In fiscal 2018, domestic water withdrawal was 4,792 thousand m3 (down 9.1% year on year), overseas water withdrawal was 121 thousand m3 (up 19%), for a global water withdrawal of 4,913 thousand m3 (down 8.6%). On the other hand, water withdrawal is classified into city water/industrial water, fresh surface water, and ground water, with river water accounting for about 90%.
The decrease in water withdrawal in fiscal 2018 is thought to be mainly due to a reduced supply volume caused by a revision to the fresh surface water supply contract at the Onoda Plant, and by drought.
The Medium-Term Environmental Action Plan aims to reduce water usage volume (production and research bases) by 15% or more, both in Japan and overseas, by fiscal 2020 compared with fiscal 2010. In fiscal 2018, domestic sales decreased 45% and global decreased 46% compared with fiscal 2010.

Water Withdrawal
Breakdown of domestic water withdrawal
Breakdown of overseas water withdrawal

Water Recycling

At the Yokohama Site, wastewater is treated with activated sludge, activated carbon, and other substances at wastewater processing facilities inside the plant and reused as recycled water. There are two types of wastewater processing facilities at the site: one for laboratory wastewater and the other for domestic wastewater. The recycled water of laboratory wastewater is reused as preliminary washing and cooling water for laboratory instruments, and the recycled water of domestic wastewater from cafeterias, residential rooms, bathrooms etc. is reused as washing water in bathrooms.
The amount of recycled water used in 2018 was 33 thousand m3, exceeding the city's water withdrawal of 29 thousand m3.

Evaluation of Water-related Risks

In recent years, addressing water resources in corporate activities, including drought and flooding, which are thought to be associated with climate change, as well as water pollution, global water usage increases and tightening wastewater regulations has become an important issue. Water is an important resource in pharmaceutical manufacturing and research and development, and therefore the Group is also addressing water-related risks.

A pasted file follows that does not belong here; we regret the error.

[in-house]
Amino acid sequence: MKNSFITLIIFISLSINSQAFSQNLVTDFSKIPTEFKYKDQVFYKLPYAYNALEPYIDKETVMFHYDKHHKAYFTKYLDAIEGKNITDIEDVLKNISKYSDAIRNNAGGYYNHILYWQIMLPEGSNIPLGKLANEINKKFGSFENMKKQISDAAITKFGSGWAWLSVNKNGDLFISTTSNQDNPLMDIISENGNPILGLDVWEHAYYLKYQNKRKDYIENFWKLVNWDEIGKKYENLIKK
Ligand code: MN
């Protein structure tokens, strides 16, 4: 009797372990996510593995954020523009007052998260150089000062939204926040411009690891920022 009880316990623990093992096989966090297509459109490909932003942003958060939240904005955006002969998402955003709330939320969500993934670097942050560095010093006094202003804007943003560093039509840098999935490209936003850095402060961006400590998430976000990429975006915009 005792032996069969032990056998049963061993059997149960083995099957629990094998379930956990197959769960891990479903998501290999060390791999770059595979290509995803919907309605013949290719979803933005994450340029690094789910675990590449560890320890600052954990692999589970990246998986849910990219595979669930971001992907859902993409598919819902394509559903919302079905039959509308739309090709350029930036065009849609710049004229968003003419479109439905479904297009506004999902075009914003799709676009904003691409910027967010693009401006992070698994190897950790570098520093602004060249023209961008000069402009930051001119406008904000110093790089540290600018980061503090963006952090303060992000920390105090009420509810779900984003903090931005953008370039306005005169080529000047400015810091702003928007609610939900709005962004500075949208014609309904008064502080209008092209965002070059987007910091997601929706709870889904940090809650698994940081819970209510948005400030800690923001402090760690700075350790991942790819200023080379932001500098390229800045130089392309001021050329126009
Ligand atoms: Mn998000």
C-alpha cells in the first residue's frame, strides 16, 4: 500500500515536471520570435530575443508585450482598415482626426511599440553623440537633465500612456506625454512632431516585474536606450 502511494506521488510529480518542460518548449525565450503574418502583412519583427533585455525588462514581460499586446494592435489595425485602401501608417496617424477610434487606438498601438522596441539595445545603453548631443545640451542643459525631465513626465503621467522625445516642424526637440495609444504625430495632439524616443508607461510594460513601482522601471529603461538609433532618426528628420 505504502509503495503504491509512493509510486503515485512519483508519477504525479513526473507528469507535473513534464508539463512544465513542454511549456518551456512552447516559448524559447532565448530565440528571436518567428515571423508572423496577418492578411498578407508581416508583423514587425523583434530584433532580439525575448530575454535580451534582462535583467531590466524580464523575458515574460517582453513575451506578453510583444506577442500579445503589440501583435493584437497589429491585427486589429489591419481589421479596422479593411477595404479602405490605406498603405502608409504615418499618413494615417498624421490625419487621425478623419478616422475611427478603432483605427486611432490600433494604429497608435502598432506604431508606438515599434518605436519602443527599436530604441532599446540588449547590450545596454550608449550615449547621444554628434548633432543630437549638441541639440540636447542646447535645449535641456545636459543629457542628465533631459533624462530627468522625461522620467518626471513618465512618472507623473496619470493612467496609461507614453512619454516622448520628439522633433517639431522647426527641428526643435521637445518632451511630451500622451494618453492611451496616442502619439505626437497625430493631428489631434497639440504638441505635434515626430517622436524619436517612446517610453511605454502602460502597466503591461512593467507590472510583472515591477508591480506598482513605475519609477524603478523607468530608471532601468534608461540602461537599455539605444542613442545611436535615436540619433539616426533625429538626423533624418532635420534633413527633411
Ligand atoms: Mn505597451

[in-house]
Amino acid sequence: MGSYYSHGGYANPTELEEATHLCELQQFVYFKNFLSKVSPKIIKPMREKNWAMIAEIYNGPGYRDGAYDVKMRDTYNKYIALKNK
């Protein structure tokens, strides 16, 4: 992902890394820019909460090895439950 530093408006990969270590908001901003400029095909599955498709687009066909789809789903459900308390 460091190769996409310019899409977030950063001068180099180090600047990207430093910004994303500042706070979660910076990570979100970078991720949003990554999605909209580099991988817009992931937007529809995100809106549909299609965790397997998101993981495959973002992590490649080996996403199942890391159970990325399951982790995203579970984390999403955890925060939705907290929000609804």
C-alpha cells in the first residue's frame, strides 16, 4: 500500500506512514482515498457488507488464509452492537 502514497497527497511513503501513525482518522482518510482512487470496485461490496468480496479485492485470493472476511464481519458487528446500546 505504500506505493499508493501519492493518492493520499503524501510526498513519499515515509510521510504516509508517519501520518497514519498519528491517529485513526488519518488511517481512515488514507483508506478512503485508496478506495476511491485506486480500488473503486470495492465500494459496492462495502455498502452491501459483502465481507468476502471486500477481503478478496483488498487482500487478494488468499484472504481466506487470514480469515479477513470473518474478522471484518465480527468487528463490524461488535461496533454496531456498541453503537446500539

From fiscal 2018, the Group conducted research on local water-related risks at domestic and overseas production and research bases using the Aqueduct Water Risk Atlas of the World Resources Institute. As a result of the research conducted this fiscal year, one base in China falls under "high risk," while other bases fall under "low to medium" or "medium to high risk," though no areas fall under "extremely high risk."

Water-related Risks

Bases and Physical Risk Quantity

  • Japan:
    • Toda Site: Medium to high risk (2-3)
    • Yokohama Site: Medium to high risk (2-3)
    • Kashima Site: Medium to high risk (2-3)
    • Onoda Plant: Low to medium risk (1-2)
    • Yoshitomi Plant: Low to medium risk (1-2)
  • China: Tianjin Tanabe Seiyaku: High risk (3-4)
  • South Korea: Hyangnam Plant: Medium to high risk (2-3)
  • Taiwan: Hsinchu Plant: Low to medium risk (1-2)
  • Indonesia: Bandung Plant: Medium to high risk (2-3)
  • Canada: Medicago R&D: Low to medium risk (1-2)
  • United States:
    • Medicago USA: Low to medium risk (1-2)
    • Tanabe Research Laboratories U.S.A.: Medium to high risk (2-3)
Working to Effectively Utilize Water Resources

Taiwan Tanabe Seiyaku is taking various initiatives to promote KAITEKI activities for the environment, safety and health.
Above all, in its environmental activities, it actively works to effectively use water resources as part of an ecological cycle. Rainwater is stored in storage tanks within the plant and used to water plants in and around the plant. This reduces the amount of water used by about 1,500 tons annually and contributes to improving the internal environment with natural plants. In addition, it has adopted equipment that uses less water, such as by changing the purified water line in the production plant from a hot water disinfection apparatus to a pipe-type heat exchanger.
Taiwan Tanabe Seiyaku has voluntarily participated in local beach cleanups and cleaning public sidewalks around its plants, and will continue to take a more conscious approach to harmoniously coexisting with society, and proactively work to create a KAITEKI environment.

Taiwan Tanabe Seiyaku - Chang, Shen-Chuan (right) and Wu, Yong-Lin (left), Section Manager of Environment and Safety,